It’s forty years since US President Richard Nixon went on his groundbreaking China visit that marked a thaw in relations between the two countries. Nixon brought a present with him – two porcelain swans made by Edward Boehm. I visited the National Museum in Beijing two weeks ago where the swans are on display.
Part of the past occupation series: As I prepare my third (and entirely touristic) trip to Beijing and Shanghai this December, I find that China is really the one big topic from my previous job that continues to fascinate me in my new daily life.
Trying to get to grips with China quickly became my favourite task at work, especially in the latter part of the job when I was responsible for formulating more global macro views. Although the country is neither a big fixed income nor equity market (at least for foreigners), it matters a big deal for all the obvious reasons.
I remember long and detailed discussions with one of my colleagues. We would fill flip chart after flip chart with models on China’s state-owned enterprises, its banks and theories of financial repression. Our discussions could get heated. He was more of a bear, I was a bit more bullish. For whatever that may mean today! If anything, I think he was right.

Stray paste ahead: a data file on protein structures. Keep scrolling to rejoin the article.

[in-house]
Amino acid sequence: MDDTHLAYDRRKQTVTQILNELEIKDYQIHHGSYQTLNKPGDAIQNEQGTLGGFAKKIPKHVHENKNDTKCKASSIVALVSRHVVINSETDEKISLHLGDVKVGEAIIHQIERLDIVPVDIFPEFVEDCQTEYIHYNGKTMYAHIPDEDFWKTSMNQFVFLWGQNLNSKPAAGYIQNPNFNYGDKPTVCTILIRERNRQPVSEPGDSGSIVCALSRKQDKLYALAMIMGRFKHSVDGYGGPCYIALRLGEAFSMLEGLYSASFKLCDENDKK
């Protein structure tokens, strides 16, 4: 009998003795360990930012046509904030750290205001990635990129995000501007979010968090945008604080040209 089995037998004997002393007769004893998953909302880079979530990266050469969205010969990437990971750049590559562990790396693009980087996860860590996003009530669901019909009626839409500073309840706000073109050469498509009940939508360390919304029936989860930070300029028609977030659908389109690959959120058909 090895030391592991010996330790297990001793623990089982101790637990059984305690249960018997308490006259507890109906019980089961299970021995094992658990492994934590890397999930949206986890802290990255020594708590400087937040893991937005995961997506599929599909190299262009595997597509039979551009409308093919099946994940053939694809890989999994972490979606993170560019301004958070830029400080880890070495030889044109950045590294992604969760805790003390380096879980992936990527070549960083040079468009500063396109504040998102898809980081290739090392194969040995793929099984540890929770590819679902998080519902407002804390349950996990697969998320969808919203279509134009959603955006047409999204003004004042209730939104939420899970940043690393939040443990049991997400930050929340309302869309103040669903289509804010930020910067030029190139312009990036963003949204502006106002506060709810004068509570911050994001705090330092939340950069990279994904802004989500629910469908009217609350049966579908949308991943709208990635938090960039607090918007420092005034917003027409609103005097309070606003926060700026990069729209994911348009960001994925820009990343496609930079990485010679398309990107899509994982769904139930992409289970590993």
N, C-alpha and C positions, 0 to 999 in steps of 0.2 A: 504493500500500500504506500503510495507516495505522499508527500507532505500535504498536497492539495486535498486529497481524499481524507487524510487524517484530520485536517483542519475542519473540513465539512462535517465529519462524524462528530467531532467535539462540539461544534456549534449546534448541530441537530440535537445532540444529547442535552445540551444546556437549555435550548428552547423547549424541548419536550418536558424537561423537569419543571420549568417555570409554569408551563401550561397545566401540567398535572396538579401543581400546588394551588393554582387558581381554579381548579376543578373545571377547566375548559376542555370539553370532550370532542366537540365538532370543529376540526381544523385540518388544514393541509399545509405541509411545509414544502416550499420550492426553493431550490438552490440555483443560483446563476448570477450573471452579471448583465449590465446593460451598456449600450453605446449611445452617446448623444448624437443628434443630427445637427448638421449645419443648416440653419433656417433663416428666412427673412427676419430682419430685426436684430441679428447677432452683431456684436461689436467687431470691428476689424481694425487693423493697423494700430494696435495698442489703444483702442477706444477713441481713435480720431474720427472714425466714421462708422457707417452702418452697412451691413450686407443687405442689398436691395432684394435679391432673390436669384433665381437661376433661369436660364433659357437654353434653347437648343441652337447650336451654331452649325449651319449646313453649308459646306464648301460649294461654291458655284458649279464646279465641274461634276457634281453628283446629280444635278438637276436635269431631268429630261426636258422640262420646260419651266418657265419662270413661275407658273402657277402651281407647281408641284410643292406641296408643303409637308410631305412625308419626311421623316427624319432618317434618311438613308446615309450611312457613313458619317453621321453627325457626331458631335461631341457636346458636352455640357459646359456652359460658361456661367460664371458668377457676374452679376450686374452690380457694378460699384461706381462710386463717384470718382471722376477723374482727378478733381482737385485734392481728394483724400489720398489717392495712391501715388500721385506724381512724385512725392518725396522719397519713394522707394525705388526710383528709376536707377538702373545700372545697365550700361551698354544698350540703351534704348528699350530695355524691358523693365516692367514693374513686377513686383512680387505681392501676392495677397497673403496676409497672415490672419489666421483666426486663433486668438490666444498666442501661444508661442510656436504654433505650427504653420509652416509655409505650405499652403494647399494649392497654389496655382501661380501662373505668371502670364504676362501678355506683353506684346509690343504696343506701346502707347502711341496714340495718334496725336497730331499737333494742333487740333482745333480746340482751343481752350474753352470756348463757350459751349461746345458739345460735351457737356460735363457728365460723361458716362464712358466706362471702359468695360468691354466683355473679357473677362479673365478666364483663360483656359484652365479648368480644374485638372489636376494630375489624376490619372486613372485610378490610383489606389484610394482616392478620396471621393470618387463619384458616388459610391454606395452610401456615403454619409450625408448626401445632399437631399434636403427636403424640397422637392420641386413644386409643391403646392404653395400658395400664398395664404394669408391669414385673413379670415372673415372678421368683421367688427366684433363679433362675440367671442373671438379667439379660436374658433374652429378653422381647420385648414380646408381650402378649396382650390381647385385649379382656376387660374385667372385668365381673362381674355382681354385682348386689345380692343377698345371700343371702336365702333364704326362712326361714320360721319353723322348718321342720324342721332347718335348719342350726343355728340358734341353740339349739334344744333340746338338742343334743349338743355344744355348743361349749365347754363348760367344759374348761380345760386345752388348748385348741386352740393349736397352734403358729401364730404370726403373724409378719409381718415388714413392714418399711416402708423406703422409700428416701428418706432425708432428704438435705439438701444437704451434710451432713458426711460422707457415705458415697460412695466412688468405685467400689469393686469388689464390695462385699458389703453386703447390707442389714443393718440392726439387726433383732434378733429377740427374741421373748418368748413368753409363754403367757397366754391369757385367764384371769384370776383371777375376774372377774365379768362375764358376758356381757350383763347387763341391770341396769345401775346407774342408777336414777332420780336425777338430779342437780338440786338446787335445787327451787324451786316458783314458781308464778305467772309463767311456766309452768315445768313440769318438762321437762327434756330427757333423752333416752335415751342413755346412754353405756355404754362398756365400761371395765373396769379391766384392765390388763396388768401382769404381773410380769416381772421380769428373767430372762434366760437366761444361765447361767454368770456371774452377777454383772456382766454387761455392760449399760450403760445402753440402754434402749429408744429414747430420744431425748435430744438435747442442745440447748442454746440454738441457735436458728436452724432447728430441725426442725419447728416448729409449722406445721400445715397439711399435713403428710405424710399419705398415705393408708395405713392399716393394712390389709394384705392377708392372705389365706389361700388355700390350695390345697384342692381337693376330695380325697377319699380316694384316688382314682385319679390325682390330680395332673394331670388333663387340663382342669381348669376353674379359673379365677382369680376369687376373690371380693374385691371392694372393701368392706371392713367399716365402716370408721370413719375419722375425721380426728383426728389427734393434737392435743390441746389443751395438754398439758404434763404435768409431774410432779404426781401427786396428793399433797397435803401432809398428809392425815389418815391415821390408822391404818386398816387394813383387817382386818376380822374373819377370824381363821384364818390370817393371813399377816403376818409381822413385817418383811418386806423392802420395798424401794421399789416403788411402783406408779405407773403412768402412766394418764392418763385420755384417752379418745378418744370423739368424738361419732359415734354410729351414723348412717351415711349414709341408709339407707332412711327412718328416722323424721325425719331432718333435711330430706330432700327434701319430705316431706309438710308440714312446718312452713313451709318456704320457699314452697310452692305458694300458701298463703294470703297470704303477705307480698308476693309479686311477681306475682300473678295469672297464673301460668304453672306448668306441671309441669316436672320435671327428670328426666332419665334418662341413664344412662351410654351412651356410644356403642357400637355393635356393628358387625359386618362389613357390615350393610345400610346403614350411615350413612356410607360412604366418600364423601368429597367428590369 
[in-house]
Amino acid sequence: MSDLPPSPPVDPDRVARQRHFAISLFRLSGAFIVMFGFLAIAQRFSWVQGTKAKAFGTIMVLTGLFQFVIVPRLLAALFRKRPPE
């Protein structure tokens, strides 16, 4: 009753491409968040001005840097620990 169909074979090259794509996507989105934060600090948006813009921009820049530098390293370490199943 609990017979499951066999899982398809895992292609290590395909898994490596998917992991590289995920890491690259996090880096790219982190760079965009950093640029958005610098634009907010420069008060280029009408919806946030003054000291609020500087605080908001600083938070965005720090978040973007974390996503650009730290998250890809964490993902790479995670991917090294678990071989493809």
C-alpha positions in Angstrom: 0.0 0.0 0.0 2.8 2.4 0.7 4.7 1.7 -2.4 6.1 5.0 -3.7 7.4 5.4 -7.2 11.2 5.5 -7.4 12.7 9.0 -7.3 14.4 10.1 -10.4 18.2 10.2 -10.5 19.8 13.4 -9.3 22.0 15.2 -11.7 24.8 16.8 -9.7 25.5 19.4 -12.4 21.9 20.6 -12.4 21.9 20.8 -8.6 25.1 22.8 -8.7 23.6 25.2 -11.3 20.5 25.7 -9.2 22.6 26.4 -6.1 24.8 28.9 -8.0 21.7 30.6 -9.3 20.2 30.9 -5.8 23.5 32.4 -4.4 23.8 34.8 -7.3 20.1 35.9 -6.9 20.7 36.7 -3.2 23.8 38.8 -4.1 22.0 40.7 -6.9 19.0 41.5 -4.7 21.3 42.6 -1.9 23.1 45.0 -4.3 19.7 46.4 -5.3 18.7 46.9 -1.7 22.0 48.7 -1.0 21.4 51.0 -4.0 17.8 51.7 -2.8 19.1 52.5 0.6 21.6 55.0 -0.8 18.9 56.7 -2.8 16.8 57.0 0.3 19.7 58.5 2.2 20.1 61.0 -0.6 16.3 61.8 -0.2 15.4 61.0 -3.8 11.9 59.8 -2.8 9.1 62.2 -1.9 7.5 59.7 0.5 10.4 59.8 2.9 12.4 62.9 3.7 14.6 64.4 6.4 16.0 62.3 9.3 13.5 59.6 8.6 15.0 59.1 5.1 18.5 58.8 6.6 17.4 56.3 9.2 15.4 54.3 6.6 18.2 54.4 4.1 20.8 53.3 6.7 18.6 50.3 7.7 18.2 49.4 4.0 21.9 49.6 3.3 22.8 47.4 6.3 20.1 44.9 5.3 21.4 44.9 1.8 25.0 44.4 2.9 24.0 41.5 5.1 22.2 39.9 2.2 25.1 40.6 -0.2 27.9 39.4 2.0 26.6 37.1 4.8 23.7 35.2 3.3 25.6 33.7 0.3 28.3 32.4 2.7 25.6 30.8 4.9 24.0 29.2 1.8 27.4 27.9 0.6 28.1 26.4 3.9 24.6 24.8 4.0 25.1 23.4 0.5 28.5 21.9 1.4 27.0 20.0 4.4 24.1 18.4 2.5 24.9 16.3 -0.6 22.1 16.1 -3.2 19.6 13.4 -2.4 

Although I had been to Xinjiang in 2004, I only visited Beijing five years later – for a whole comfortable week of tourism flanked by one and a half days of meetings with the usual mix of policymakers, analysts and diplomats. I coincided with one of my best friends from uni who had studied Mandarin for four years and had just finished a politics course at Nanjing University. I think I learned most about contemporary China from him.
We lodged in a fairly run-down but comfortable and authentic guest house in downtown Beijing, not too far from the Bell Tower.
Having myself co-published a non-standard book with a crowd element to it, I was intrigued to find out about Art Space Tokyo, a collaboration between journalist Ashley Rawlings and publisher/designer Craig Mod. They started off in 2008 by publishing a hard-copy book on Tokyo’s art scene, taking the reader through reviews of galleries as well as accompanying neighbourhood tours.
Then in 2010, they funded their second edition via Kickstarter, raising about $25k. Next, the digital edition came out in 2012 and is very interesting. Mostly for me because it makes all content from the book available for free. All reviews, essays and interviews can be read from the comfort of your chair at home as well as on-the-go, using fully responsive technology for your reading pleasure on mobile devices.